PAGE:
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From Rice to Roti: What to Eat on Your Sri Lankan Holiday

Ashleigh Simmons

08 March 2019

Time to Read

4 minute read

A stunning country that translates from Sanskrit as ‘splendid island’, Sri Lanka is a small nation that packs a mighty punch in more ways than one, but trust us when we say that it’s the food that will leave you reeling – with pleasure, that is. Heavy on the coconut milk and even heavier on the chillies, every dish in this Asian gem has to be tasted to be truly understood. Sri Lankan food is unapologetically flavourful, served generously and, despite being full, will always leave you wanting more.

Is it like Indian food, you ask? Well, yes and no. While rice and curry is a classic pairing throughout the entire continent and Sri Lanka loves its spice just as much as India, there are some significant differences. But we can’t give away all the surprises, you’re just going to have to try it for yourself!

Close to the Coast

“There are plenty more fish in the sea” definitely applies to the Sri Lankan coast, where you’ll find a mass of local farmers hauling heavy nets of fresh fish that you’ll be probably come face-to-face with again at your evening meal. With its prime location on the cusp of the sparkling Indian Ocean, Colombo is an area in Sri Lanka known for its wealth of seafood and seafront restaurants where visitors can take their pick from the catch of the day. Mussels, squid, prawns, lobster… you name it, they’ve got it.

Is it tea you’re looking for?

Coffee lovers, look away now. While the dark-brown elixir is universally known as the official morning-pick-me-up, coffee is very hard to find in Sri Lanka and when you do find it, don’t expect it to be cheap nor anywhere near Starbucks standard. Instead, opt for black tea, traditionally drank strong with milk and sugar. The central highlands in this South Asian gem combined with the warm weather make it the perfect location to produce high-quality tea leaves that are then manufactured and served all over the country in elegant teapots and fine china cups. Green tea, white tea and French vanilla tea are also popular beverages that can be found throughout the region, and are best enjoyed in the late afternoon when the sun is less intense.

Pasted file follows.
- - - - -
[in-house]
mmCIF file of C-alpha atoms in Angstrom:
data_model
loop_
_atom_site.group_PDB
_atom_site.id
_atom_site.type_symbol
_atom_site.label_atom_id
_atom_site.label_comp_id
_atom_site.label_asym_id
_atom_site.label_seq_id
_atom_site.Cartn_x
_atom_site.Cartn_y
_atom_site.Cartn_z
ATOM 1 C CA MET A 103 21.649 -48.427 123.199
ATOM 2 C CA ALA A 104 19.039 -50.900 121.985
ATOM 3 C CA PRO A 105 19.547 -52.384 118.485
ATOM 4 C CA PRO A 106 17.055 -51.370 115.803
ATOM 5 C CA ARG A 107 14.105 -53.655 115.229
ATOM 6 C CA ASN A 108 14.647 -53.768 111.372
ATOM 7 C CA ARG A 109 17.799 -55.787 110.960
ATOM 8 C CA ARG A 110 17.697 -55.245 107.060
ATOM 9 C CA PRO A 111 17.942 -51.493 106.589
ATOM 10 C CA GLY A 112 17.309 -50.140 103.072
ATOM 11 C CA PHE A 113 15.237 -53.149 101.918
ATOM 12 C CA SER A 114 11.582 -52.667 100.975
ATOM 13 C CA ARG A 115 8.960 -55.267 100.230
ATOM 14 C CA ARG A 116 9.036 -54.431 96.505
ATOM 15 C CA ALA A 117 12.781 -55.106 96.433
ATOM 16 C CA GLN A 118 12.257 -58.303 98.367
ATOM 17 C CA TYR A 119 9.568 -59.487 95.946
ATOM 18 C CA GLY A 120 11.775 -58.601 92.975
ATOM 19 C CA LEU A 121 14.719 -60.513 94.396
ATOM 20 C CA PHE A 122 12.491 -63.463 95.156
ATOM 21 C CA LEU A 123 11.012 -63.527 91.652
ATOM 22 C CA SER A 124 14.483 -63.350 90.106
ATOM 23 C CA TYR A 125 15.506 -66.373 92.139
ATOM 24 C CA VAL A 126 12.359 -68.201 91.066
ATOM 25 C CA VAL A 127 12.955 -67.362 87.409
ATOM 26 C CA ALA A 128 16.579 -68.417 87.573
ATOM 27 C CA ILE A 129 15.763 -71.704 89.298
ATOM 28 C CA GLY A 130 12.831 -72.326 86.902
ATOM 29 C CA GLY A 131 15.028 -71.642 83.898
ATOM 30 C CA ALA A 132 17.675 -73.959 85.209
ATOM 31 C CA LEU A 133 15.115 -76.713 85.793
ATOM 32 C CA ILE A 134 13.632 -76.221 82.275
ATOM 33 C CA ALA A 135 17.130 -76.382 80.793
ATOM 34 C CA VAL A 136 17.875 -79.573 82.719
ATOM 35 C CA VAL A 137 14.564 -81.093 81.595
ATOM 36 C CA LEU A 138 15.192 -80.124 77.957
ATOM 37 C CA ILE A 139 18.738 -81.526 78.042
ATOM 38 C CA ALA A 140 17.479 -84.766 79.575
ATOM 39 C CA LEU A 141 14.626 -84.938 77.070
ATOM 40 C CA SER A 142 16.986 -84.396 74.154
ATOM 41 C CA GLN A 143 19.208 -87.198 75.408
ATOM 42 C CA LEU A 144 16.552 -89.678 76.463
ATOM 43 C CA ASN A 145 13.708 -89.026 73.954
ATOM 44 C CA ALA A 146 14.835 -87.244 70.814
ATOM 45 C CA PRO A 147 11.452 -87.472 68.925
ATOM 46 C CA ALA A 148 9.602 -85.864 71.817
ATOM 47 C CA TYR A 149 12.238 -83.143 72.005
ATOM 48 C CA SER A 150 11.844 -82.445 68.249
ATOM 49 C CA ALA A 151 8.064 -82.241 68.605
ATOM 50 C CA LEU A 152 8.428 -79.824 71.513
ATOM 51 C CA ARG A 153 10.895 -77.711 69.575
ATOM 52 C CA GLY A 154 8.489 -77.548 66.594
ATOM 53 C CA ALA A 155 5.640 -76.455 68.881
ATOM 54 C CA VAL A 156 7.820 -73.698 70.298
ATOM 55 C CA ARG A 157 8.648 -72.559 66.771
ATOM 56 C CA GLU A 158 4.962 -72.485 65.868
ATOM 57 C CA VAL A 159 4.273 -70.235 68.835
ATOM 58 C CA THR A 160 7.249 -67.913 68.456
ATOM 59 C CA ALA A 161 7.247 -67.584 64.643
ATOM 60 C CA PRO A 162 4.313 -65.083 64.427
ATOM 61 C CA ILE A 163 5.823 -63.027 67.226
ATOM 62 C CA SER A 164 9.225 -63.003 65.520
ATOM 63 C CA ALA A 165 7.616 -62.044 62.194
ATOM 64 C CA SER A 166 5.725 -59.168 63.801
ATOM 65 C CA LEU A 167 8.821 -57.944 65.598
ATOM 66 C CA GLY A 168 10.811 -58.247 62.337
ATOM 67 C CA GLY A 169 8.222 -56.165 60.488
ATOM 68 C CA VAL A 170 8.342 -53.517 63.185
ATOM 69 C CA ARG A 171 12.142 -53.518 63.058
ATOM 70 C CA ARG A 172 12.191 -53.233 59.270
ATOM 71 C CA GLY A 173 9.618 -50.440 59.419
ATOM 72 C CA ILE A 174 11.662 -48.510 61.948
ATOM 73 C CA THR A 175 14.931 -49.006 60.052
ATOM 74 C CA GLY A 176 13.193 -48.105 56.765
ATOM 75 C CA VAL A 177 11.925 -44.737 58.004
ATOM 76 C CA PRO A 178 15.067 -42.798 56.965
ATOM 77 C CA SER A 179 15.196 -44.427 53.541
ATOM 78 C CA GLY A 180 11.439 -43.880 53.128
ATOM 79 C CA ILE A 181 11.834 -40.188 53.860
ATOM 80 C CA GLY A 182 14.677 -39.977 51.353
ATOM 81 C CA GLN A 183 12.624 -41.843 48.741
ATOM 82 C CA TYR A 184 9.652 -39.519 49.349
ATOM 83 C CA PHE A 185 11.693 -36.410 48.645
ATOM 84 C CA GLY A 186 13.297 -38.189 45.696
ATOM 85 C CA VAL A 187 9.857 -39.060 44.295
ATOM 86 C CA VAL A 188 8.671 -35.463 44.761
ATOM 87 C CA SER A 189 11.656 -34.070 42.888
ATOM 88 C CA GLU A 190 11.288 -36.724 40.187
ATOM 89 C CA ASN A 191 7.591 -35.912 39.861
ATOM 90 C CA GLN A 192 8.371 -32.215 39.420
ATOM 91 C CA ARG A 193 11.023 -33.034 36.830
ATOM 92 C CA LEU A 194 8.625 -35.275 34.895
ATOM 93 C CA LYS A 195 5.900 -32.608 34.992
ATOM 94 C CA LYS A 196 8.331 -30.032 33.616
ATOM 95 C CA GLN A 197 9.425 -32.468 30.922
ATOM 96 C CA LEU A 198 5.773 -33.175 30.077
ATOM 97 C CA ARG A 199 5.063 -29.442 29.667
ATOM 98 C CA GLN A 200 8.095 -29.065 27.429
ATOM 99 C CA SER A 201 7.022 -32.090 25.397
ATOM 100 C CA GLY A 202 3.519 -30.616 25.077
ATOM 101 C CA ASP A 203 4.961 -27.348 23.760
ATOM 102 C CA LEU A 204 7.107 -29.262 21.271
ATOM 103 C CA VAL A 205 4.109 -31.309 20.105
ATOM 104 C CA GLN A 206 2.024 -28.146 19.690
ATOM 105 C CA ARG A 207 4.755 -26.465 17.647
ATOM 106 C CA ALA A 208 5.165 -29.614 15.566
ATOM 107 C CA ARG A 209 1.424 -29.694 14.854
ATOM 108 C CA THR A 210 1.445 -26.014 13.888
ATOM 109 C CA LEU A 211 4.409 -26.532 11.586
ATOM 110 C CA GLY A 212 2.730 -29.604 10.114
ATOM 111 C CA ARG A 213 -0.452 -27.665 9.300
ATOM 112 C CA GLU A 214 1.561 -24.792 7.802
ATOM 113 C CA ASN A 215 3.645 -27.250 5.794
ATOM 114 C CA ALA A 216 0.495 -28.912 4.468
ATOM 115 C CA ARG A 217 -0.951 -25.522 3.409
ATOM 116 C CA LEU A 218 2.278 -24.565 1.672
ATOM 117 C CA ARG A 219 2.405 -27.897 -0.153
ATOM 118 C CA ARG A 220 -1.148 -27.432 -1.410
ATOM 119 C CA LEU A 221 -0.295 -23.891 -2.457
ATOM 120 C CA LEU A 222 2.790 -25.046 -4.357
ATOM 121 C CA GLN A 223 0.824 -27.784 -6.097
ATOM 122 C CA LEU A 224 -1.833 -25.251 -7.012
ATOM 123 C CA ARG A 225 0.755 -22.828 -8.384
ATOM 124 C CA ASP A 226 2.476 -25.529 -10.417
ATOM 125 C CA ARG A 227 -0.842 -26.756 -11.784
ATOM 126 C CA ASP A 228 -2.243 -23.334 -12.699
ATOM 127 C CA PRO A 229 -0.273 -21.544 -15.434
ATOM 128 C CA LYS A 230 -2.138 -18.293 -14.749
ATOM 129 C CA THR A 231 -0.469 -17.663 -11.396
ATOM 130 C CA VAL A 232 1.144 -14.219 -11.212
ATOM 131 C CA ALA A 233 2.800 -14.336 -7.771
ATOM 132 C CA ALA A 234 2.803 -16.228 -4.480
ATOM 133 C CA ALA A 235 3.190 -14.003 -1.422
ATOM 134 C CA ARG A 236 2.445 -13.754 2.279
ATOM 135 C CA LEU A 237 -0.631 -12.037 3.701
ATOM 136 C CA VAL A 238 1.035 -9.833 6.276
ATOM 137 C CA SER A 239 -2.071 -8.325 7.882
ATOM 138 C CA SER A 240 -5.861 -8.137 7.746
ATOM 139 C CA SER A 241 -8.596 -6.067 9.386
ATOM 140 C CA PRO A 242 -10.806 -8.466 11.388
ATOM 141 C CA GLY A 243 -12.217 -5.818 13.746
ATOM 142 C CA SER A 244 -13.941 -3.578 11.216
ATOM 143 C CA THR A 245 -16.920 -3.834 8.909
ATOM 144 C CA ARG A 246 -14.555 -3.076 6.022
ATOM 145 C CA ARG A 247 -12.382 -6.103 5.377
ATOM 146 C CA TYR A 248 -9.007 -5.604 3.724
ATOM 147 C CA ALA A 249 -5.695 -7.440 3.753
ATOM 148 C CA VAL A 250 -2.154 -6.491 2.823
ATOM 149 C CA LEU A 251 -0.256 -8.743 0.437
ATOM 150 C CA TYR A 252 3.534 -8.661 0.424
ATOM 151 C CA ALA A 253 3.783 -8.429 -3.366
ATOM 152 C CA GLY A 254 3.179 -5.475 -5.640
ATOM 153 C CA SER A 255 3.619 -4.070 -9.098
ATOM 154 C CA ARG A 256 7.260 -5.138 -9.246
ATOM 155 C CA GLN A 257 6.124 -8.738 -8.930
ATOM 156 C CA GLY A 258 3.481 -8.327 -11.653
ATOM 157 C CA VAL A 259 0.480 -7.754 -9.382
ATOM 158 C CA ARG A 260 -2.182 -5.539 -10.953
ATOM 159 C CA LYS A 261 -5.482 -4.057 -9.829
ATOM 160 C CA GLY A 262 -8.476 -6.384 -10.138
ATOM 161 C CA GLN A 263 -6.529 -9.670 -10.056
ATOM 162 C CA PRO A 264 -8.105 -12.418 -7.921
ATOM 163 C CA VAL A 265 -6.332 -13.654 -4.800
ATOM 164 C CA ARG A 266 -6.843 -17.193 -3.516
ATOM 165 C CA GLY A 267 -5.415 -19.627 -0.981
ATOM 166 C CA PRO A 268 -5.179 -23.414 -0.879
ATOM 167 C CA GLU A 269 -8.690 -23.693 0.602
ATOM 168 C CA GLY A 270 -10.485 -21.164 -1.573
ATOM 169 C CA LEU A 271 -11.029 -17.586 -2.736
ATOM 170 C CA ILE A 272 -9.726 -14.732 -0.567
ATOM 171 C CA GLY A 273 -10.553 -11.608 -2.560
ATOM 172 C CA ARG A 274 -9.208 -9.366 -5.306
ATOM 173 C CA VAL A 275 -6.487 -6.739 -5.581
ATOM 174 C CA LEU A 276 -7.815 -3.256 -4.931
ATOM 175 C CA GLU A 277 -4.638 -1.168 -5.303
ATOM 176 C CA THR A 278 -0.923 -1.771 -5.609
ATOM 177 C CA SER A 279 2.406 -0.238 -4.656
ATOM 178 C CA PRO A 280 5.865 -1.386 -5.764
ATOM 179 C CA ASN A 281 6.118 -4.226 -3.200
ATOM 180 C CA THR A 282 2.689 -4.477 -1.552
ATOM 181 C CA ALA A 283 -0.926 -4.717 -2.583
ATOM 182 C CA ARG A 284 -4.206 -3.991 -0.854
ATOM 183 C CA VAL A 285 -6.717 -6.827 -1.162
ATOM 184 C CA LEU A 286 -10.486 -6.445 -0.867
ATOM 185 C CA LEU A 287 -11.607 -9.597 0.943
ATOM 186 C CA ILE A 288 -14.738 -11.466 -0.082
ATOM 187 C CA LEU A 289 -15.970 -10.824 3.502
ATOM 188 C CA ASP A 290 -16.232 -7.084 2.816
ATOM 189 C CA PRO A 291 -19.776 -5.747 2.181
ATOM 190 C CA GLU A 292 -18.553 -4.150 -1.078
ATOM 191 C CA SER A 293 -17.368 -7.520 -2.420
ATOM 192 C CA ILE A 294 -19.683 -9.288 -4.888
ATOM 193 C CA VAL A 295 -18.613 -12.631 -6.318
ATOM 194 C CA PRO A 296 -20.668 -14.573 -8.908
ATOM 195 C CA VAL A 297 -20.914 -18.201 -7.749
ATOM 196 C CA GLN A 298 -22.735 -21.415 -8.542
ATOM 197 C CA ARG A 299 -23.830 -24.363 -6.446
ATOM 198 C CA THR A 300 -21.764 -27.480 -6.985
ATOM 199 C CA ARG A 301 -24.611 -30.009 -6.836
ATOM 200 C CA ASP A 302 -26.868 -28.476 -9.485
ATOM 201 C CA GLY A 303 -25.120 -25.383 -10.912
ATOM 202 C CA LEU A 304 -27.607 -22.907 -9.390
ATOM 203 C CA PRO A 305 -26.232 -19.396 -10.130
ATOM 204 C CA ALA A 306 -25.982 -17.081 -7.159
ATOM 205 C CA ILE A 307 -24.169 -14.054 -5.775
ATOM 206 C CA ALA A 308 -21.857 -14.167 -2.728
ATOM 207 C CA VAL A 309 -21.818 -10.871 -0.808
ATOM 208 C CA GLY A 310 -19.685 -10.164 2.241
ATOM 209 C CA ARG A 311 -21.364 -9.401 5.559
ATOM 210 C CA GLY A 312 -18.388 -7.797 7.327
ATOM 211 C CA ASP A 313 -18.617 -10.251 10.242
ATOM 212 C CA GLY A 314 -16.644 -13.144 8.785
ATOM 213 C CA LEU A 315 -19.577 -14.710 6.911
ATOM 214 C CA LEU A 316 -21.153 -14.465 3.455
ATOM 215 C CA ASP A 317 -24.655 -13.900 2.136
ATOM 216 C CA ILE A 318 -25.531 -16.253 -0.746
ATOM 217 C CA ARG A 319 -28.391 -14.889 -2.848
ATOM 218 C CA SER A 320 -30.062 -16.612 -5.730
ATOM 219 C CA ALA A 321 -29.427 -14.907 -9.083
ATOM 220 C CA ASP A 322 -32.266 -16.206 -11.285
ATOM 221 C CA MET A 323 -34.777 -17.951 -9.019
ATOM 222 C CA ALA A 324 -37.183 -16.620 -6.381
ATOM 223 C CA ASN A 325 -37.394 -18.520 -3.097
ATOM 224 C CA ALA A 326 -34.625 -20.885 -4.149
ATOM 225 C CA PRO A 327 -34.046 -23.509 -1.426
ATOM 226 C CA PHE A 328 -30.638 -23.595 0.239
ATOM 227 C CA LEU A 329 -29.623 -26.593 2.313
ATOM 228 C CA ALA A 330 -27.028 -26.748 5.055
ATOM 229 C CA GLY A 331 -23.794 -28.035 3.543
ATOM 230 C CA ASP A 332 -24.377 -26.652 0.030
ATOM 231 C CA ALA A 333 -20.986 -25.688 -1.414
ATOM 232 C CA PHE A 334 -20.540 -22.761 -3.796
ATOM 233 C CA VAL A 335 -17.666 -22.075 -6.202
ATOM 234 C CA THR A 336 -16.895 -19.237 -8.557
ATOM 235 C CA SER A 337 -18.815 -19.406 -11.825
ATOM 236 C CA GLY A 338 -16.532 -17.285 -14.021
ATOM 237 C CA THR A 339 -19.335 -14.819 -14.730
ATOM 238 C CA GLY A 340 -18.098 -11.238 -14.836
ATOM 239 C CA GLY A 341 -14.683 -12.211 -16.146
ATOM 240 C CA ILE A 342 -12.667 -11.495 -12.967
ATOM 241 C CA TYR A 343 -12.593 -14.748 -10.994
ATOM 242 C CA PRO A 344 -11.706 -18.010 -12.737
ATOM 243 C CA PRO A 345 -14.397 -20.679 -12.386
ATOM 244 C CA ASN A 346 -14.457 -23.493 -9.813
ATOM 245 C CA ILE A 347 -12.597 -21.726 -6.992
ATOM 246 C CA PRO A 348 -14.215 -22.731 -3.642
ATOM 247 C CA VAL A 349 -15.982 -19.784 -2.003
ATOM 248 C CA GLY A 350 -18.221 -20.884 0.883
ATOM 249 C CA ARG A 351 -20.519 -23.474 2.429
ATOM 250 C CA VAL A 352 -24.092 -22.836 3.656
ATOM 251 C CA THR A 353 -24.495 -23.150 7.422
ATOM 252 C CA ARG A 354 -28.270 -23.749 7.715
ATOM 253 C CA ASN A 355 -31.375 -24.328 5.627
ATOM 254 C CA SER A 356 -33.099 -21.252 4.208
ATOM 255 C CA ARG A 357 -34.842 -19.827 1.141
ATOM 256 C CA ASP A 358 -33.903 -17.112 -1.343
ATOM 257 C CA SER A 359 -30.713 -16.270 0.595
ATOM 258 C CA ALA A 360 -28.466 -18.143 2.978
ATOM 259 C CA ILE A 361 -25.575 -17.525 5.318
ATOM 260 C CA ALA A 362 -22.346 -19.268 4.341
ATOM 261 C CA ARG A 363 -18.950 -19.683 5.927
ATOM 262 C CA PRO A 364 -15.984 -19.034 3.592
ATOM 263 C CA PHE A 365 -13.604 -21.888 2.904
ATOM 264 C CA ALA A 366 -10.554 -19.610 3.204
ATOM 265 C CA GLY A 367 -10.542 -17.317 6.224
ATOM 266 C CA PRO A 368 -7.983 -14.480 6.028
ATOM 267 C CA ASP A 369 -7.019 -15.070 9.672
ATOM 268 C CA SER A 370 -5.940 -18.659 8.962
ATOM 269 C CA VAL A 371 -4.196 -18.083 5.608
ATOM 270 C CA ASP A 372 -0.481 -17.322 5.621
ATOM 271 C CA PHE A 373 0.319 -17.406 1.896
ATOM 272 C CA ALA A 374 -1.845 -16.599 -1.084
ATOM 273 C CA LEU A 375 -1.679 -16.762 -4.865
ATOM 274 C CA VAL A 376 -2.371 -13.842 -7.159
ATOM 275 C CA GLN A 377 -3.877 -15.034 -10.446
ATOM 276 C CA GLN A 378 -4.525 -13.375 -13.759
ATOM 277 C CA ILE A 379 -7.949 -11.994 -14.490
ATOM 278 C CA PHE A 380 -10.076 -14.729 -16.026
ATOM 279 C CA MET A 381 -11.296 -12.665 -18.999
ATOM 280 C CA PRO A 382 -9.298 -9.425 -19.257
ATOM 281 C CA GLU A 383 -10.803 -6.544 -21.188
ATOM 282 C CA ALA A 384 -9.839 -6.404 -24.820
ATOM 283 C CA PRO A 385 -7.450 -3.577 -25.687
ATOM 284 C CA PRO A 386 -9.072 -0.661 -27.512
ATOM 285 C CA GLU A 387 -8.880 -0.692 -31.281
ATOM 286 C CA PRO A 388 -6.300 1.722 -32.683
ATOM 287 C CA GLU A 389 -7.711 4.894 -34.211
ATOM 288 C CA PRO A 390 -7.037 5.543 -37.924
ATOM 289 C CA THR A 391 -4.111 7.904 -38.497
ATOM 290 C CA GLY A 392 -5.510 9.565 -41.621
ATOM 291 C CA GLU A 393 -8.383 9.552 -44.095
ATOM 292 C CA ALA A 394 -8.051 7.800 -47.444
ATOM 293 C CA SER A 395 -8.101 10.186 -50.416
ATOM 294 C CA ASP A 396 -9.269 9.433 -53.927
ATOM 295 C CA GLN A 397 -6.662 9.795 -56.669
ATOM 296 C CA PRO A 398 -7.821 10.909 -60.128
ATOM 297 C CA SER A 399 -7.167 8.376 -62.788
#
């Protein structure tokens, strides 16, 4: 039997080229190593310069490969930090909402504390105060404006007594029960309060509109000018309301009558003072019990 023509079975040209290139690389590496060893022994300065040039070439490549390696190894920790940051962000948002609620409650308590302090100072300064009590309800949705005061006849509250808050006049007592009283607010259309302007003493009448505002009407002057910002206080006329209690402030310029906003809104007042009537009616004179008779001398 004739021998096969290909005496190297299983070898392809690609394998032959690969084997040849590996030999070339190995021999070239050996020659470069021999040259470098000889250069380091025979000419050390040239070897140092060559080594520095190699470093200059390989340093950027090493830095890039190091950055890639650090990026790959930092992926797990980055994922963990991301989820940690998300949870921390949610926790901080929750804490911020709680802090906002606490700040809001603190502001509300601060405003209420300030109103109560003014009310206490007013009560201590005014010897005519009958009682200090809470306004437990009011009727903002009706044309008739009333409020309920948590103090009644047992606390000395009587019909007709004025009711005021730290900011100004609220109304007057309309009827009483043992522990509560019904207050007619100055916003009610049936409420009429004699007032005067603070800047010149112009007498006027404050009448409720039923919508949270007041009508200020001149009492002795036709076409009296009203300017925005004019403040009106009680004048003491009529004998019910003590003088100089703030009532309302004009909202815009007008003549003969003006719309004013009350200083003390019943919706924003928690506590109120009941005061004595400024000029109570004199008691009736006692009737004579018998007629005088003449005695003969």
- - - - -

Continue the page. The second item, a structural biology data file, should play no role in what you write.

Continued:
Hop to it

A unique twist on a pancake, the hopper is made from fermented rice flour and coconut milk, and is fried in a wok with an egg in the centre. Crispy on the outside and soft in the middle, this popular street food snack has no place for knives and forks – roll it up like a crepe and eat it whole in one! Another type of hopper is idiyappam which looks like stringy noodles, also made from rice flour. This is a traditional breakfast dish that can be served with coconut milk and sugar, and you can also make it savoury by eating it for dinner with potato curry or dahl.

Never a dhal moment

That’s guaranteed in Sri Lanka! Dhal curry is one of the country’s most renowned dishes, and every region has their own local twist so don’t expect any two plates to taste the same. Traditionally, dahl is prepared with a number of fresh ingredients such as onions, tomatoes and fresh green chillies, and then sautéed with spices like cumin, curry leaves, mustard seeds and turmeric before a splash of coconut milk is added for that unbeatable creamy texture.

Wood you like an apple?

We hope you forgive us for the puns. A fruit that tastes a lot better than it smells (don’t let the pungent cheese-like aroma put you off), wood apples originate from Southeast Asia and bear resemblance to a de-husked coconut. While it’s commonly eaten directly out of the shell as a sweet snack, the most popular method is blending it into a thick smoothie with sugar and water. Although it’s not quite the same as Copella’s famous juice, a wood apple smoothie’s unique sweet and sour taste will instantly put a smile on your face.

A few words of warning:

Usually, in a foreign country, a restaurant receives an automatic thumbs-up if there are plenty of people dining inside, or there is a queue outside for a table. But, in Sri Lanka, this can be the first sign of a tourist trap. Peruse the menu before taking the plunge and be careful you won’t be presented with an endless choice of pasta and chips – you want fish curry not fish fingers!

South Asia is known for its extensive arsenal of spices so if your usual curry order veers on the likes of a tikka masala, perhaps approach certain dishes with caution. Don’t be shy to ask for a little more coconut milk splashed into your dish – it makes all the difference.

Stick to beer, not wine. If you enjoy an alcoholic tipple with your evening meal (or morning meal, we’re not judging – you’re on holiday after all), Lion is the resident beer that Sri Lankans serve with pride. Cold, crisp and refreshing, this should always be your go-to over a glass of vino which is notoriously expensive and not easily accessible in restaurants outside of hotels.

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